“Creating New Marine Protected Areas During Indonesia’s New Normal” by underwater filmmaker Alex del Olmo has been announced as a Keynote Presentation at The 13th Asian Conference on Asian Studies (ACAS2023) and The 13th Asian Conference on Cultural Studies (ACCS2023).
To participate in ACAS/ACCS2023 as an audience member, please register for the conference.
This plenary will also be available for IAFOR Members to view online. To find out more, please visit the IAFOR Membership page.
Creating New Marine Protected Areas During Indonesia’s New Normal
During the COVID-19 pandemic, societies all over the world were facing not only a health problem but also an economic crisis, and Indonesia was no exception. The Indonesian Government, led by President Joko Widodo, tried to implement self-contained regulations to control the spread of the virus while simultaneously closing Indonesian borders to everyone except nationals and foreign workers returning to the country. As tourism came to a halt, scuba diving activities dropped nearly to zero.
In this context, something truly unique happened. For the first time in over 25 years, there were almost no divers, and only a handful of liveaboards were taking trips where they used to bring thousands of guests to the most remote areas in Indonesia. However, this left some Marine Protected Areas unguarded, and locals were trying to survive with no income as their jobs in the tourism industry vanished.
In November 2020 and later in November 2021, during Indonesia's "New Normal," one of those liveaboards - The Seven Seas - partnered with a conservation team from the Coral Triangle Centre (CTC) and Yayasan Konservasi Alam Nusantara (YKAN) to create a community-based program that could protect some of the most vulnerable coral reefs in the Forgotten Islands and the Banda Sea, as well as document the fish life.
Accessible only during the short seasonal gap of calm winds between the Southeast and Northwest monsoon, the Forgotten Islands (also known as the Southeast Moluccas) comprise an arc of islands stretching 1,000 kilometres from Timor to West Papua. Their relative isolation and the often stormy seas throughout the year mean that they are some of the least visited and explored islands in all of Indonesia, making them the ideal place to create new Marine Protected Areas (MPAs).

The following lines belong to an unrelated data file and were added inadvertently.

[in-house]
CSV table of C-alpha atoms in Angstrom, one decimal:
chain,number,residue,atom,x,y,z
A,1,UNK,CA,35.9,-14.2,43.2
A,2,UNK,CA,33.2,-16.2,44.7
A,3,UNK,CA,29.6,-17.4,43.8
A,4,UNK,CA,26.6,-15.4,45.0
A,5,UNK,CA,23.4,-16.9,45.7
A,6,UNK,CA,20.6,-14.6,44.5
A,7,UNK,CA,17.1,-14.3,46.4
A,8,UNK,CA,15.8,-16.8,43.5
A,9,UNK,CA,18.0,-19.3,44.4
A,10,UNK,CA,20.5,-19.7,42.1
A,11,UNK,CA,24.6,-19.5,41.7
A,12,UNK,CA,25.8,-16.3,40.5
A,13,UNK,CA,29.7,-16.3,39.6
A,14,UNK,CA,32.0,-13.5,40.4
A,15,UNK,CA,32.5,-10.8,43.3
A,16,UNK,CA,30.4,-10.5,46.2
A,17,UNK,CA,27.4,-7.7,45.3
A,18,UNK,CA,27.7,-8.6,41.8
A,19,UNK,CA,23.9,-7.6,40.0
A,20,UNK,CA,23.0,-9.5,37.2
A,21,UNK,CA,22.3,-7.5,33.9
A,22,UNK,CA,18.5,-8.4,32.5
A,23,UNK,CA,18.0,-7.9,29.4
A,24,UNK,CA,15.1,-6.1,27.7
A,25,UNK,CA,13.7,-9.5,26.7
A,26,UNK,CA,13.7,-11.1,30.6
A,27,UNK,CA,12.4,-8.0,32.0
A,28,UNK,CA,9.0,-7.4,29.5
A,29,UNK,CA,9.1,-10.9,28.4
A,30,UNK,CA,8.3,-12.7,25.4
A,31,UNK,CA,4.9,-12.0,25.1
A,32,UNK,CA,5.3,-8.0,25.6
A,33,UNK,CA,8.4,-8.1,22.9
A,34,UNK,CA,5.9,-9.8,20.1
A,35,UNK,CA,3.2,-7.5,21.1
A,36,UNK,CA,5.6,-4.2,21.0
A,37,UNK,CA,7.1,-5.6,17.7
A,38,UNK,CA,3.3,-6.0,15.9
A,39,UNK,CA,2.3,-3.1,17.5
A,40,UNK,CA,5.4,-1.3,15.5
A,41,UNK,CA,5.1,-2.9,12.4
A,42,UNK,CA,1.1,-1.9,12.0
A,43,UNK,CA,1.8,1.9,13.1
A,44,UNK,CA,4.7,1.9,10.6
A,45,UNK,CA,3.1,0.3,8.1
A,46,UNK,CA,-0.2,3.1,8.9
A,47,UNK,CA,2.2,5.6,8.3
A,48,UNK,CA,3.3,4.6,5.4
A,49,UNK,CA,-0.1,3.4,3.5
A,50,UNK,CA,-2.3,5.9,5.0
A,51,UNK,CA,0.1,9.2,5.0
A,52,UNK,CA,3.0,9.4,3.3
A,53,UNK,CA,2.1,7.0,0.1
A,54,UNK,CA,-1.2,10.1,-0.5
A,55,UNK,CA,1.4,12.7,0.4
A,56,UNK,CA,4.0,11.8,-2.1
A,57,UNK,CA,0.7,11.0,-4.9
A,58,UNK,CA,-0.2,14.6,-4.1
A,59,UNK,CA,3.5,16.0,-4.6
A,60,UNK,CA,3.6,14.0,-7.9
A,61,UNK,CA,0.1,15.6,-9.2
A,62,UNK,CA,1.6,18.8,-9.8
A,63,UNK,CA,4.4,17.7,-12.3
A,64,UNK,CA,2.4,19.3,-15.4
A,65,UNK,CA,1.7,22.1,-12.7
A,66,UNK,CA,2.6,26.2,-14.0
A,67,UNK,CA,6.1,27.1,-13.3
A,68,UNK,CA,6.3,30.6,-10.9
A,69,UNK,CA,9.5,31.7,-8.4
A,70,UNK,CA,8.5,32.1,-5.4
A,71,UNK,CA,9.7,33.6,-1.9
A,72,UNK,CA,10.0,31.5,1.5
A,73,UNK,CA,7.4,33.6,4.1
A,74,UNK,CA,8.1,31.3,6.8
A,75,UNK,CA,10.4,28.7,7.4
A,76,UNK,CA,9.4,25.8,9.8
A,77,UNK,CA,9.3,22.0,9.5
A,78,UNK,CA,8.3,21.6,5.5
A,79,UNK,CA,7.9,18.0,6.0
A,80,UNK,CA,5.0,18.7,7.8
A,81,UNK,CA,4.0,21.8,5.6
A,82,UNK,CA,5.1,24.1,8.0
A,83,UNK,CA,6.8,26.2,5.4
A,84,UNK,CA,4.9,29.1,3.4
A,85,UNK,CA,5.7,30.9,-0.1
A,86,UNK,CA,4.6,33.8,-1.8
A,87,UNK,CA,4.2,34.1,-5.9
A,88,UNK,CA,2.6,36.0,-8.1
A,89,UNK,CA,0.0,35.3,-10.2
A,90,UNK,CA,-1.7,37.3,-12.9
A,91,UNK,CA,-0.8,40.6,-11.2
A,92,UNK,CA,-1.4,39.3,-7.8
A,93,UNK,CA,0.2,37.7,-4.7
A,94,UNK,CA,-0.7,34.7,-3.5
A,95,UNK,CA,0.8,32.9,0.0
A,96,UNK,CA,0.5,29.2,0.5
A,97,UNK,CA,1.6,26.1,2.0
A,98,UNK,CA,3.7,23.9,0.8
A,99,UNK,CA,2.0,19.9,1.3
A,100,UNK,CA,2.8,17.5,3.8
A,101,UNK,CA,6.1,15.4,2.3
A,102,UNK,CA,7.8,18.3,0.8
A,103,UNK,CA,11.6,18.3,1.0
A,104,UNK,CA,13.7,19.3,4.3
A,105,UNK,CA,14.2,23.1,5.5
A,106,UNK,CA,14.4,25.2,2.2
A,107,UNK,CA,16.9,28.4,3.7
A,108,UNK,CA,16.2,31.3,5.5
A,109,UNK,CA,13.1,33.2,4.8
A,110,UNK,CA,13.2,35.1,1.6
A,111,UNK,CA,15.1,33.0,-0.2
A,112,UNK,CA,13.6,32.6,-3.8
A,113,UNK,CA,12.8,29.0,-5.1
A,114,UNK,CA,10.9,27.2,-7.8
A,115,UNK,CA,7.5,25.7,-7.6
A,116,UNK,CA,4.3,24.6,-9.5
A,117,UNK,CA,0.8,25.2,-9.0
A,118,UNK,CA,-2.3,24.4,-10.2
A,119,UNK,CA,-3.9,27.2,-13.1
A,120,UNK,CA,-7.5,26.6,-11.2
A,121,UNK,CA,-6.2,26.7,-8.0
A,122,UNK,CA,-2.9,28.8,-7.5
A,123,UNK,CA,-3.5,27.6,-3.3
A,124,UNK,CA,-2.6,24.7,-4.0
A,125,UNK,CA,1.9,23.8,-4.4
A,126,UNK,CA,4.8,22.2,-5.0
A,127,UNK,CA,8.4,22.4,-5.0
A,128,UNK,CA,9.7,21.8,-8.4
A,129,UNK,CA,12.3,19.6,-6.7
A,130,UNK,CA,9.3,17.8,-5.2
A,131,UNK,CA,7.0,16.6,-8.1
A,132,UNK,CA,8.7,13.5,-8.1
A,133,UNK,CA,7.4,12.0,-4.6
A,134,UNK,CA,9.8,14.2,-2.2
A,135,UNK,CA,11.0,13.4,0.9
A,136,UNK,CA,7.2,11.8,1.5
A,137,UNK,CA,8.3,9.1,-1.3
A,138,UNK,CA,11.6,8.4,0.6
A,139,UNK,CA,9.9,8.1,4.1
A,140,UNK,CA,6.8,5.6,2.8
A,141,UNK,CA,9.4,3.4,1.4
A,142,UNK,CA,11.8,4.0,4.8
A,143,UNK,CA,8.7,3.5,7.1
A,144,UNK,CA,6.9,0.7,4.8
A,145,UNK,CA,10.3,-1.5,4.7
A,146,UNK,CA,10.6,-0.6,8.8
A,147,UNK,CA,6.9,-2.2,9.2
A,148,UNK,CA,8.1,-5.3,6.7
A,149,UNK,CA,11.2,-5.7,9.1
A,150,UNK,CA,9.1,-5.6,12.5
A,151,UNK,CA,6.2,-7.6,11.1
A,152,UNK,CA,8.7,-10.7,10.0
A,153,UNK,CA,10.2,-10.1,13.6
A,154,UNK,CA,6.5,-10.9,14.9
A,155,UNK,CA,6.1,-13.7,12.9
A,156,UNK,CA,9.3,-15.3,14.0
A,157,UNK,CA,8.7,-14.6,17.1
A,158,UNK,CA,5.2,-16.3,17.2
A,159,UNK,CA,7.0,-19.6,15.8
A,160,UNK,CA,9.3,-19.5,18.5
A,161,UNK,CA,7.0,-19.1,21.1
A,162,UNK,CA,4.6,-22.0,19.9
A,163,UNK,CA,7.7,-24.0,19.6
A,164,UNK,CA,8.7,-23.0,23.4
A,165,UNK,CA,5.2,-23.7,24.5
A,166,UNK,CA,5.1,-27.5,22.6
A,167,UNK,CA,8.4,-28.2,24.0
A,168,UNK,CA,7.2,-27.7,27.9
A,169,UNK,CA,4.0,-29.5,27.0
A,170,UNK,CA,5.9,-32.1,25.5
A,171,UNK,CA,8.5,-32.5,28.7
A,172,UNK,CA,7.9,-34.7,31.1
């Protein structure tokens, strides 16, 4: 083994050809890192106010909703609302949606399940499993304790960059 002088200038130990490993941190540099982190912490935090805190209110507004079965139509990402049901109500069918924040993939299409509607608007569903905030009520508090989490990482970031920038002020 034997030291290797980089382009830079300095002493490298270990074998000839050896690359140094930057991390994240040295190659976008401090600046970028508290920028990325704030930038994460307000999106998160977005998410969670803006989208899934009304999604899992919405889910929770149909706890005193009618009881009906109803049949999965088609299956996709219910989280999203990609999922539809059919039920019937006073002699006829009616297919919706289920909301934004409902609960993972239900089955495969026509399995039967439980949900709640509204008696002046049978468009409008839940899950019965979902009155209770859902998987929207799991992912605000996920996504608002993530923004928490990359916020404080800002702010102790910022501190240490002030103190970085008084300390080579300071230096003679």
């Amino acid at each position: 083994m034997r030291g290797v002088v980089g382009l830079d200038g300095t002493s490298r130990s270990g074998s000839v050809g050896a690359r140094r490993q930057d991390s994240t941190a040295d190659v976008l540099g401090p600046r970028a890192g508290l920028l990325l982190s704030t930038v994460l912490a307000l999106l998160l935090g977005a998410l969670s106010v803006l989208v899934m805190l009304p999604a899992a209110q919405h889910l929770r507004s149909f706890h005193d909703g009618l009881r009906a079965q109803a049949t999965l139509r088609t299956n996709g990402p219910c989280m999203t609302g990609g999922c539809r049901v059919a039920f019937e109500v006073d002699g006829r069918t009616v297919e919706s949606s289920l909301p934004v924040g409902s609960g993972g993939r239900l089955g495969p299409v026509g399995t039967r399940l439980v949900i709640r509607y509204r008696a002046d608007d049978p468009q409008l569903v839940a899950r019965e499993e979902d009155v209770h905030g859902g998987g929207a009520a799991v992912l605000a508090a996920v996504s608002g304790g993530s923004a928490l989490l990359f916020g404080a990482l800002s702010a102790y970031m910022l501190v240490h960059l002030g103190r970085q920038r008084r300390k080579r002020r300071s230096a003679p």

Alex del Olmo
With an interest in underwater life from a very young age, Alex became a certified diver at the age of 18.
Having earned a degree in Audiovisual Communication, two master's degrees in Creative Documentary and Production & Directing in Audiovisual Fiction, as well as a PhD in Cinema and Audiovisuals, Alex's academic background provided a solid foundation to work in the realm of television, film and documentary-making for over 25 years.
Alex secured full-time tenure as a PhD Professor at the Tecnocampus-Universitat Pompeu Fabra, but ultimately decided to pursue his dream of travelling and filming in the Indo-Pacific, where he became the cruise director for the renowned Seven Seas liveaboard. This proved to be a perfect fit, allowing him to combine his passion with his work as an underwater cameraman for production companies, television and documentaries.
Alex has been filming underwater for over 15 years, logged over 8,000 dives, and has a theoretical background that is unique in the underwater profession. As such, he has mastered the audiovisual arts to create compelling stories specialising in filming all kinds of marine life in the most challenging underwater environments worldwide.
Alex's work earned him awards from prestigious underwater image festivals all over the world, and his films have been broadcast on a variety of national and international television networks worldwide.